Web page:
Although I’m not entirely sure if au-pairing is really my thing, I’m certainly glad that I stayed to give it a go. I’m now at the end of my fourth week here and next weekend I’m leaving for Paris, before returning to the UK. I can’t wait to have usable internet again and to be able to use my phone without worrying about the cost. I’m also looking forward to being able spend time on my own, in my own space without feeling like I’m being rude, ignorant or lazy. I can’t say that I’ve been exposed to as much of the French language or culture as I wanted and needed to be, but I have definitely improved and it has been a good experience nonetheless. Even when things like this have happened to my face…
Before coming here I’d forgotten what it’s like to be a child or to have a really young sibling. Coming here and living with four children aged 4-11 reminded me how completely difficult and frustrating they can be, but also how sweet they can be and how rewarding it is when they learn from you. I’ve noticed an improvement in the way the younger two speak English and they actually now repeat what I say when I correct them. I’ve also been reacquainted with the way children think and perceive things. To children things are mostly black or white with no grey area; you’re either a friend or an enemy, with them or against them. They can’t understand why they’re not allowed to ride their scooter on the motorway; you’re just spoiling their fun by saying no. They tend to look at things in relation to personal gain and they can be easily bribed. They can also be scared (a little unethical) into doing as they’re told. ‘You can’t eat any of the cake you’ve spent the last hour baking unless you put the bowl in the dishwasher and the butter back in the fridge’ – less work for me and they learn basic tidiness! The other day T was yet again refusing to get out of the bath, even after I’d pulled the plug. Once the water started to drain the bathroom sink started to gurgle and a look of horror came across her face. I told her that the noise was happening because she was still in the bath and that, if she didn’t hurry up, the house was going to fall down. I’ve never seen anyone vault the side of a bath and into a towel so spectacularly fast. Kids!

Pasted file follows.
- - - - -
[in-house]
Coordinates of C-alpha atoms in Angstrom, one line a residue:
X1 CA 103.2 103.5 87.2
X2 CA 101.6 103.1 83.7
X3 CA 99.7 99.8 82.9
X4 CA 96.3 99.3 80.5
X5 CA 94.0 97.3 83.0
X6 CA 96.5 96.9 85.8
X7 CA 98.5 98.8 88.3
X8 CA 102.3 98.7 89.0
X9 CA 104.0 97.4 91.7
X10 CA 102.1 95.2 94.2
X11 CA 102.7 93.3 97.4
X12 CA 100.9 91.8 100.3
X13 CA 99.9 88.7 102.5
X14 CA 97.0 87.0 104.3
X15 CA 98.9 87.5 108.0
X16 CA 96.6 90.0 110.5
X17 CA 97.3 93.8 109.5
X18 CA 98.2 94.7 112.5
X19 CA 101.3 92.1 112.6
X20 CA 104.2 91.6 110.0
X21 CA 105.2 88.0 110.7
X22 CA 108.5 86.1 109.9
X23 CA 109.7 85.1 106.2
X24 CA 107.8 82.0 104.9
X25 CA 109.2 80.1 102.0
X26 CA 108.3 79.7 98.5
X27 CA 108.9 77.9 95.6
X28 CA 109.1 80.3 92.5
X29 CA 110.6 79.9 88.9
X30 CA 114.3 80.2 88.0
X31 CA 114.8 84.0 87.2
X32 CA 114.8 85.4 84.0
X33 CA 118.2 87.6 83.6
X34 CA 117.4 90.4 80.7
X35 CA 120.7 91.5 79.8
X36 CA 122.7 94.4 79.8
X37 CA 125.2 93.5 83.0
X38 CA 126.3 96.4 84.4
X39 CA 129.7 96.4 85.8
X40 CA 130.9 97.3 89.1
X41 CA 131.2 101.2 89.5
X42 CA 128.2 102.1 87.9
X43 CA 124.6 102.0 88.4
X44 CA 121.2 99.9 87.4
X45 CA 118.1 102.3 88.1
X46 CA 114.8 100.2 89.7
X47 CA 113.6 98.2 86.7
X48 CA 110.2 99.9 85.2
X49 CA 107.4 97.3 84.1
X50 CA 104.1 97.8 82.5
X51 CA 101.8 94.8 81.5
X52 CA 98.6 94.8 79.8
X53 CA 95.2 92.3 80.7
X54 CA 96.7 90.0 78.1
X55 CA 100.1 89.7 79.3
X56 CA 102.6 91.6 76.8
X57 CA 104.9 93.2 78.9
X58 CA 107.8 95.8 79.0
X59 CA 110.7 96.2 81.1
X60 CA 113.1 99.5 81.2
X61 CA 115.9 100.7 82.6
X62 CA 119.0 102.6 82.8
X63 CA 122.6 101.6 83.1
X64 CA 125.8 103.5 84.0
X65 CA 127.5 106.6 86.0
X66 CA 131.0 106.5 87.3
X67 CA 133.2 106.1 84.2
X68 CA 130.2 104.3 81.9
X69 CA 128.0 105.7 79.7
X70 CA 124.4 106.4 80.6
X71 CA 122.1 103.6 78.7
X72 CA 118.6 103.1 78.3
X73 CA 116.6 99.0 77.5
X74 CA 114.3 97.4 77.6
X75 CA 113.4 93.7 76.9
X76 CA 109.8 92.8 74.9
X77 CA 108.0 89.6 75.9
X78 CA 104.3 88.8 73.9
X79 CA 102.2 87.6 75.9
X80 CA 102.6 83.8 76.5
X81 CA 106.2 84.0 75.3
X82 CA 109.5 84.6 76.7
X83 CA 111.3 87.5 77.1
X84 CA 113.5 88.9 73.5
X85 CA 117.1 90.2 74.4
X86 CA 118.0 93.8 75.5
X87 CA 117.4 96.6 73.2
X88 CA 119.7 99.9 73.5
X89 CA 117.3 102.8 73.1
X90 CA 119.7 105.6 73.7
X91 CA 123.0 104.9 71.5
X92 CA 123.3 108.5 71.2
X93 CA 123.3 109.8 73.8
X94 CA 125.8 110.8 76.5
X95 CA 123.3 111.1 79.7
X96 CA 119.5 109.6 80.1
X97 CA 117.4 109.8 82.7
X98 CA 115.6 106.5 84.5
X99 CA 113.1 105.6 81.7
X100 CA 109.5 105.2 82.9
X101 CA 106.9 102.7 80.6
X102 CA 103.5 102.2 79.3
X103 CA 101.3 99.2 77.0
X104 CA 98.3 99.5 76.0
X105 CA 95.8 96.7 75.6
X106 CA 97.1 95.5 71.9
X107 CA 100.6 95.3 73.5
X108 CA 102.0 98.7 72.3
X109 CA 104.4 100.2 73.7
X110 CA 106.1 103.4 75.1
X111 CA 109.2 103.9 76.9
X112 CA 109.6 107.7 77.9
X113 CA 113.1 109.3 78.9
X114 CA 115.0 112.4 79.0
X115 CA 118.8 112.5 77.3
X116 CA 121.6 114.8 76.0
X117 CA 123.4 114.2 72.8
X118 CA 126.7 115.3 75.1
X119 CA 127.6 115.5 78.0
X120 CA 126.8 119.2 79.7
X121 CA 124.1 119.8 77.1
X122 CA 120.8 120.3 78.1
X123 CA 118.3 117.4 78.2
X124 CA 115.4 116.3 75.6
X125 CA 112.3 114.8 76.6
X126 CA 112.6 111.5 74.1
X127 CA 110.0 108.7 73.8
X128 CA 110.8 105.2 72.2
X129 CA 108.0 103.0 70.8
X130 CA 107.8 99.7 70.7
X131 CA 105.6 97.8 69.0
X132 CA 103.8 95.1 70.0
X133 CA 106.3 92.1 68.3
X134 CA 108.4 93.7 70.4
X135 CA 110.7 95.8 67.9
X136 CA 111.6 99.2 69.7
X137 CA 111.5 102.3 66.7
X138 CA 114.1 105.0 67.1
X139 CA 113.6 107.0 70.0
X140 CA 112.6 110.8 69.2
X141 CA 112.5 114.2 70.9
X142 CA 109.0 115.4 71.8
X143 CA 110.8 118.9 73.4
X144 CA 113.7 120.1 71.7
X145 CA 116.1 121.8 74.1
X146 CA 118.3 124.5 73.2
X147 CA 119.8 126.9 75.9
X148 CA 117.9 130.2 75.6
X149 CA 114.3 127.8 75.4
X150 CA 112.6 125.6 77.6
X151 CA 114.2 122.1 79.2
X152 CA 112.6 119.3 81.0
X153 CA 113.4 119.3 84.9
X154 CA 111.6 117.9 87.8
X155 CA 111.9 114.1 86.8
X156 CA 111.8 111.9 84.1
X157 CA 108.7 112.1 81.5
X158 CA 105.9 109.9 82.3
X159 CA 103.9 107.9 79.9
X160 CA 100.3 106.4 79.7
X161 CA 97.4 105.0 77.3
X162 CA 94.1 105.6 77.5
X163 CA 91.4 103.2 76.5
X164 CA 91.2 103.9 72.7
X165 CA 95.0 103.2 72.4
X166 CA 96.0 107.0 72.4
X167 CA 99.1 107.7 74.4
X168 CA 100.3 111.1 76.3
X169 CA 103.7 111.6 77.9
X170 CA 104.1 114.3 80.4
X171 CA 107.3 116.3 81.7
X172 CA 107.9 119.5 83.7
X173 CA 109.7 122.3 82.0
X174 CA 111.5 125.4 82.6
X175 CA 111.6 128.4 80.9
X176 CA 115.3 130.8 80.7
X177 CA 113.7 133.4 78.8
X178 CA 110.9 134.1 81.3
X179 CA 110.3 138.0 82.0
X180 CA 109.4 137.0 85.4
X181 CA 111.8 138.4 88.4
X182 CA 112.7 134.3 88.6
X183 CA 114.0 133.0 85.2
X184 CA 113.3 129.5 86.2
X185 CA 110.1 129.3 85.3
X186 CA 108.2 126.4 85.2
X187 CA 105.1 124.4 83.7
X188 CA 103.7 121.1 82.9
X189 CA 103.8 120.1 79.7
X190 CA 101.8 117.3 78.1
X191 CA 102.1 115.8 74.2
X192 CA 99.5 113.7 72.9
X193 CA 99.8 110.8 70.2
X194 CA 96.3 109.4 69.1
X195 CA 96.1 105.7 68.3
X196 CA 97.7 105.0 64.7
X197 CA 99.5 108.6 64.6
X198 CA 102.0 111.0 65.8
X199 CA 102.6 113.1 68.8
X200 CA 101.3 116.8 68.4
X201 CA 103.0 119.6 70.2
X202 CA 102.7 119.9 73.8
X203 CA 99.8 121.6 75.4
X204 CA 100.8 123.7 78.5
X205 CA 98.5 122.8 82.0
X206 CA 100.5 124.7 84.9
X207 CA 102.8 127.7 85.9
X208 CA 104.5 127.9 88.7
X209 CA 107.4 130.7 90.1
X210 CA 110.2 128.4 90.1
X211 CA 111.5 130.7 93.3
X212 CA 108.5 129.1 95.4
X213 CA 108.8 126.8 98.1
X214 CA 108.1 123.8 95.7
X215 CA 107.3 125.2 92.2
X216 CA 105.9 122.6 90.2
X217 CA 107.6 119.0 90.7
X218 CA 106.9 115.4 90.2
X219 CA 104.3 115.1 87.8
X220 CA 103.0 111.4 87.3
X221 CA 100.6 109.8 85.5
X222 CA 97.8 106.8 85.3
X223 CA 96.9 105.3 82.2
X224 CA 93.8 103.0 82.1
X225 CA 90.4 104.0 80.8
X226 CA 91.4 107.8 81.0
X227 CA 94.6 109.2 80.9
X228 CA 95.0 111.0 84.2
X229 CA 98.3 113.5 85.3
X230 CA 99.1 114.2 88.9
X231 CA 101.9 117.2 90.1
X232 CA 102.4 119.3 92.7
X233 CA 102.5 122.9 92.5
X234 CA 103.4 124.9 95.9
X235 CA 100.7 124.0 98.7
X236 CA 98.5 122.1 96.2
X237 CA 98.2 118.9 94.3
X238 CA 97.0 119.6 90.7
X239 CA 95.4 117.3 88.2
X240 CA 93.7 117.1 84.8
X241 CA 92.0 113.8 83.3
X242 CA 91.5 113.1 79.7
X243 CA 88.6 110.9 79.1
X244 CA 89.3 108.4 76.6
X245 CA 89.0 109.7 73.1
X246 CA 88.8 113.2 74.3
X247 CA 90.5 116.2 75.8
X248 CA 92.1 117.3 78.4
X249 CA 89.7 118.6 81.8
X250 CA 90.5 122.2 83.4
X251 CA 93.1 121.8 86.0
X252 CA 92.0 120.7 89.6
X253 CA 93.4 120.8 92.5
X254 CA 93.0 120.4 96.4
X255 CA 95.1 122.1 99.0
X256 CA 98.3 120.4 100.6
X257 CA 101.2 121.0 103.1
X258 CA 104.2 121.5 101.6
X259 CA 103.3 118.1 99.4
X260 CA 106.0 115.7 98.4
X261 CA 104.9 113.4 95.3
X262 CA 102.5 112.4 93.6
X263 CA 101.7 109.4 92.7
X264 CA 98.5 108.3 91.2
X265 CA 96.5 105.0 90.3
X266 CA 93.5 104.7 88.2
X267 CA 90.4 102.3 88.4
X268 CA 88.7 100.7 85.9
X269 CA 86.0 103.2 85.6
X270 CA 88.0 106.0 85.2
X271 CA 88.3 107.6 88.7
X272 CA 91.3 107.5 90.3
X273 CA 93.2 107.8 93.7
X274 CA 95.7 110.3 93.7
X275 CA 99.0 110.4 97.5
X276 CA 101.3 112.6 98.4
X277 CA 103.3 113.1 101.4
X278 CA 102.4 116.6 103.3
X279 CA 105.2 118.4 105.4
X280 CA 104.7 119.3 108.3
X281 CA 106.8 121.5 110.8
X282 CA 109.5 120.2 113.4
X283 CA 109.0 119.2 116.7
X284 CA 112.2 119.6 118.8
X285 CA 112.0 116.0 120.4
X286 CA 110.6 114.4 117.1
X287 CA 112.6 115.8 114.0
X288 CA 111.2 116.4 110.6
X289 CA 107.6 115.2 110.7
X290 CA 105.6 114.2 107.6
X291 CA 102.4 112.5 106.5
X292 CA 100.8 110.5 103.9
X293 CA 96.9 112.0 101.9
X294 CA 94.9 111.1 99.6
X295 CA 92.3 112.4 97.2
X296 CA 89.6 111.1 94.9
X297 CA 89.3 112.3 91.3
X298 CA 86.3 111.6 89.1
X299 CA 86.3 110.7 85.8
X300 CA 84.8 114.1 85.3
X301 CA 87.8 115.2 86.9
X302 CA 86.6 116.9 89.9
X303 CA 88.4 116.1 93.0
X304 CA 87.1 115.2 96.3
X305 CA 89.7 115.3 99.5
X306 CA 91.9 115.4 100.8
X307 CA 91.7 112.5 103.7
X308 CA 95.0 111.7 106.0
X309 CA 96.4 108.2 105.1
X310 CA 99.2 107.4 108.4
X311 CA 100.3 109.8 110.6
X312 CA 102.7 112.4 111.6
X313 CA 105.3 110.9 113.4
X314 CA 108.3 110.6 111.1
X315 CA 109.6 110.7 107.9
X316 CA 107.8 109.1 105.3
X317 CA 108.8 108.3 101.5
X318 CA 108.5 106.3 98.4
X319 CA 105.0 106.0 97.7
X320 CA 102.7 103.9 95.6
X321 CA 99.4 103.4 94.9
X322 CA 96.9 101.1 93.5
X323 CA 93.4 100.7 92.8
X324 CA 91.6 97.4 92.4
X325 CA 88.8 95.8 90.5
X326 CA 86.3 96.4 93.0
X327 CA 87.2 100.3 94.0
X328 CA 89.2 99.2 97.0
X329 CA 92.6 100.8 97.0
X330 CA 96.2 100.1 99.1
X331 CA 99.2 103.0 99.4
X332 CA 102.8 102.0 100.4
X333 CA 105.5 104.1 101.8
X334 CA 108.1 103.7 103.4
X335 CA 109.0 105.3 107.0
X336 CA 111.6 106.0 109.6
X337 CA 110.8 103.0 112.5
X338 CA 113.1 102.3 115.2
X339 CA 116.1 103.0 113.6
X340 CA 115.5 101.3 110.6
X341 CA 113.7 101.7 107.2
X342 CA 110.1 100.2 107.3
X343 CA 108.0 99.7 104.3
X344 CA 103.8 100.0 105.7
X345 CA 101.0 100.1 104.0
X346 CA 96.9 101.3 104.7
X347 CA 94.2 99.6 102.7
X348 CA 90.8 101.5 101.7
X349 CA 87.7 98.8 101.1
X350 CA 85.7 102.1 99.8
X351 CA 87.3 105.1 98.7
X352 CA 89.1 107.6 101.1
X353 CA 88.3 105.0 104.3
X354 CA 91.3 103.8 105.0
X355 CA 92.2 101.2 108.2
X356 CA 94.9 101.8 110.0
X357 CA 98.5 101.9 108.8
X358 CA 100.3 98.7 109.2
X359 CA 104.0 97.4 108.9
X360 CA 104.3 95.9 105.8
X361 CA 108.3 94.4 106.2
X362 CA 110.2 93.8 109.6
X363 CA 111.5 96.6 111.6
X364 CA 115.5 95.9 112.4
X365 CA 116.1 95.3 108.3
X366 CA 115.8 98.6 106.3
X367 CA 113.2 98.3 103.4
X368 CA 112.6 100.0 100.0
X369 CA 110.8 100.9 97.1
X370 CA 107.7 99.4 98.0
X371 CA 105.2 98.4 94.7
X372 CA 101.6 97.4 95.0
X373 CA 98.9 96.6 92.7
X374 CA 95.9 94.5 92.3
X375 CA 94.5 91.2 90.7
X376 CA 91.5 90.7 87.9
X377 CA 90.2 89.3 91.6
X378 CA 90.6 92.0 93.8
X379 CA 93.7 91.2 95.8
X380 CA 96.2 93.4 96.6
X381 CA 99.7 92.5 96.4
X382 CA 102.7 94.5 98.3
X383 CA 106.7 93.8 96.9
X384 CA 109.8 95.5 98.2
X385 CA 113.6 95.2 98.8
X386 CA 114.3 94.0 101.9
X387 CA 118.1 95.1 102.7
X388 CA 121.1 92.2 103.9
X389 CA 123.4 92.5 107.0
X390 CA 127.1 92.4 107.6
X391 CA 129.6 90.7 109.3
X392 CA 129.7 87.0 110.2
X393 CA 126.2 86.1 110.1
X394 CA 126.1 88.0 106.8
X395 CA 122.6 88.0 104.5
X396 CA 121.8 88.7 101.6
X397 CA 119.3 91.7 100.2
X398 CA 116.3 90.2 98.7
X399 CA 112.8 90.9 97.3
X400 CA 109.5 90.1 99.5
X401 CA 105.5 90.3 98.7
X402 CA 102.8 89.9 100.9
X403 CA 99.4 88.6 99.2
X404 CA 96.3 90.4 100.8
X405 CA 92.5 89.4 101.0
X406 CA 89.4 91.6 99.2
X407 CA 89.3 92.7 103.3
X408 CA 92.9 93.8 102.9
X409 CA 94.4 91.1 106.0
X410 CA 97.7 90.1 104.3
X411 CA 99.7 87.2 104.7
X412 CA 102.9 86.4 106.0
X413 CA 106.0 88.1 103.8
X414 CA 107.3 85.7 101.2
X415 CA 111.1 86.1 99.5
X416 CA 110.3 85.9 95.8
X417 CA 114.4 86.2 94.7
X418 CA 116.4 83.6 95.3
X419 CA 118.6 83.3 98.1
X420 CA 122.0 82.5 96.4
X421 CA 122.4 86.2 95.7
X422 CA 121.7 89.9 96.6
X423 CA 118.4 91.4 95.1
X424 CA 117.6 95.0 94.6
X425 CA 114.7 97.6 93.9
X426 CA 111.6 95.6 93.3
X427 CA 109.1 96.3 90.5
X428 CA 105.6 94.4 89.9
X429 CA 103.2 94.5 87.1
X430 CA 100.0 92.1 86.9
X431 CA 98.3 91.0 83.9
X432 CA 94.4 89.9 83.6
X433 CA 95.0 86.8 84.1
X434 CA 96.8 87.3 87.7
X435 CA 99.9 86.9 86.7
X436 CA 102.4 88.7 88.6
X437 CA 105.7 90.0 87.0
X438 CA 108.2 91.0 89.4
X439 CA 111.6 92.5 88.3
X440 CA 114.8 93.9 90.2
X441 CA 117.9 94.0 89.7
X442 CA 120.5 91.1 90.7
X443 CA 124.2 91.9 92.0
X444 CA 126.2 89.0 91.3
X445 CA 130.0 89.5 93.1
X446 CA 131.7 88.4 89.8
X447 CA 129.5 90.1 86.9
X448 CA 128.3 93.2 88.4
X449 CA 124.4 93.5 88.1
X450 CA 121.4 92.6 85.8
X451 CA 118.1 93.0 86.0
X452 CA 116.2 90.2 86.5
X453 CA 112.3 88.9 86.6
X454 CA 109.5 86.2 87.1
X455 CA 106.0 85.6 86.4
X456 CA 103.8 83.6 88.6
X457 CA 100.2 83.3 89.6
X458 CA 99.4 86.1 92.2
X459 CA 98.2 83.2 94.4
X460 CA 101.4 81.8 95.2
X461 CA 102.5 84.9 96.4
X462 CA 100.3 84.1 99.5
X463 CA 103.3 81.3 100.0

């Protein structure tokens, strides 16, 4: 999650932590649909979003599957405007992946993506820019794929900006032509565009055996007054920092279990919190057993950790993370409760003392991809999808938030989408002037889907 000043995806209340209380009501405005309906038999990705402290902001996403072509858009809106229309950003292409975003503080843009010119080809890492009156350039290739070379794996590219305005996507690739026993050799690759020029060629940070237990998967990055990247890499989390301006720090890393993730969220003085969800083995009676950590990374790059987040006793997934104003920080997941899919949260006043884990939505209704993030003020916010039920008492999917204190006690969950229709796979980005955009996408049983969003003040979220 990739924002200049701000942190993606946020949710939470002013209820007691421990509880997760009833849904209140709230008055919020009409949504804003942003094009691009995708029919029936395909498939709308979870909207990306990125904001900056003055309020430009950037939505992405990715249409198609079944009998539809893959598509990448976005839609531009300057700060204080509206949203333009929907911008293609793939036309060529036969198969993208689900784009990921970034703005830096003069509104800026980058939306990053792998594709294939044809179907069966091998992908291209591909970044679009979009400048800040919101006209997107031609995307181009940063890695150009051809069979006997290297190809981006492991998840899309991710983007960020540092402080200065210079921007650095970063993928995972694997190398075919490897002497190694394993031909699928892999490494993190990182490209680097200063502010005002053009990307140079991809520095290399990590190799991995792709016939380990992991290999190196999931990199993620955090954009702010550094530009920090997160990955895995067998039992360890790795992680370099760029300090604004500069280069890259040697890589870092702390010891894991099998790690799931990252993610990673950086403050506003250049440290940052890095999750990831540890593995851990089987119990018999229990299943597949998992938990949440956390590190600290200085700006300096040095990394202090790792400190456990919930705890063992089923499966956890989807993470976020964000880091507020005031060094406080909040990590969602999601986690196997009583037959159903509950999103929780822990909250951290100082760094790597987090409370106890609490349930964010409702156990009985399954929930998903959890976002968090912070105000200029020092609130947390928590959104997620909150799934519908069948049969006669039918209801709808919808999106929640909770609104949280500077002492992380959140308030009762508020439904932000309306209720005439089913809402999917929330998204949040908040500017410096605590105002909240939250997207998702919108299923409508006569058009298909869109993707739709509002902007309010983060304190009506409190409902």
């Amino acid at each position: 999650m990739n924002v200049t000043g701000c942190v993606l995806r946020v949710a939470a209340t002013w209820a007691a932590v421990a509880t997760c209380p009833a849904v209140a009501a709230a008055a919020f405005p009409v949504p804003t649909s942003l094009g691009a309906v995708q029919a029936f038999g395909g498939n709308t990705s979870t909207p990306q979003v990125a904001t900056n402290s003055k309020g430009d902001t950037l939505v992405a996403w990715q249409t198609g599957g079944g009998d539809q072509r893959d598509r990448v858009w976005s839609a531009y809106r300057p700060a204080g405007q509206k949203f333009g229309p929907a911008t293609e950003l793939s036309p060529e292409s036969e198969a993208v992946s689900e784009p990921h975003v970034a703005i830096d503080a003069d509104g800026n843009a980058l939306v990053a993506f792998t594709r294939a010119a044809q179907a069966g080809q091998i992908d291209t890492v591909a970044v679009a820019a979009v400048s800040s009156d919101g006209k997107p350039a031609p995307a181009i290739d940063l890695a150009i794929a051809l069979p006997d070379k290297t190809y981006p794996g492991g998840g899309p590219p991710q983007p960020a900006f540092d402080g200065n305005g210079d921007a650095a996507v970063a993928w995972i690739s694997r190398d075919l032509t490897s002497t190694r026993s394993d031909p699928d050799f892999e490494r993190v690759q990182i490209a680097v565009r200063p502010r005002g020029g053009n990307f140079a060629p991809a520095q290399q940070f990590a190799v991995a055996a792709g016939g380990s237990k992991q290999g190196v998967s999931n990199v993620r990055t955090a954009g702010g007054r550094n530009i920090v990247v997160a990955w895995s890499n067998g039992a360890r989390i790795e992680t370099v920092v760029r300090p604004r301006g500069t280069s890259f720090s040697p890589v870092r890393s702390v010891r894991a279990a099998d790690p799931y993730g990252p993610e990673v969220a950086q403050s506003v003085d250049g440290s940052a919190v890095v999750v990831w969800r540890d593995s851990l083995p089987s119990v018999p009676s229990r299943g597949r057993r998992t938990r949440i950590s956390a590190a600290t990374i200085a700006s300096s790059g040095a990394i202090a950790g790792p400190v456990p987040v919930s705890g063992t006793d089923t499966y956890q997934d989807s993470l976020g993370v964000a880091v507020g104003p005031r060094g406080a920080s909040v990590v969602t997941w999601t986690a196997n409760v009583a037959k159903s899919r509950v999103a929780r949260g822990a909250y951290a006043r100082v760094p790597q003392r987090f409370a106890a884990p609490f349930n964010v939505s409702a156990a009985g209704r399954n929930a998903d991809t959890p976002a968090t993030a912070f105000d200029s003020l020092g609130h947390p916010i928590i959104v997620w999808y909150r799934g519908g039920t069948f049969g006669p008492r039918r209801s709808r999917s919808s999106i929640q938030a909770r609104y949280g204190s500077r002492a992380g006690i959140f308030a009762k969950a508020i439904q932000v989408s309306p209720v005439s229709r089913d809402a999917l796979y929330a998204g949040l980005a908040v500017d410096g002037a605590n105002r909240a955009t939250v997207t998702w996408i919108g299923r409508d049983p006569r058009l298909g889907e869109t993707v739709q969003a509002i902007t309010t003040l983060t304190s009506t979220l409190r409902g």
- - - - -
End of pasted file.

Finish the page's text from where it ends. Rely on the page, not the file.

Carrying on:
I was already a fiercely independent person before coming here, but independence in a foreign country is a whole other kettle of fish! If you’re a Brit abroad everything is the opposite way around; everything is metric or anti-clockwise. You can’t always understand or be understood and you can’t always find your way; there are different laws, customs, expectations and levels of politeness; transport isn’t always as safe or reliable (and neither are people), and the UK is about the only place in the West where Sunday is (almost) a normal day*. Culture shock isn’t easy to deal with independently and in that respect I’ve been lucky that I’ve had a host family to help me with things. It’s been a sort of halfway house and practice for when I move to Spain on my own. I’ve managed to travel internationally on my own without ballsing it up; I’ve dealt with extreme homesickness, extreme boredom, extreme countryside and the occasional extreme accent. And now, even though my Spanish isn’t as strong as my French, I feel like I have more confidence and experience to be able to go to Madrid and do it totally alone and do it successfully.
*In most European countries Sunday is still a day of rest. Most public places are closed and transport is extremely limited.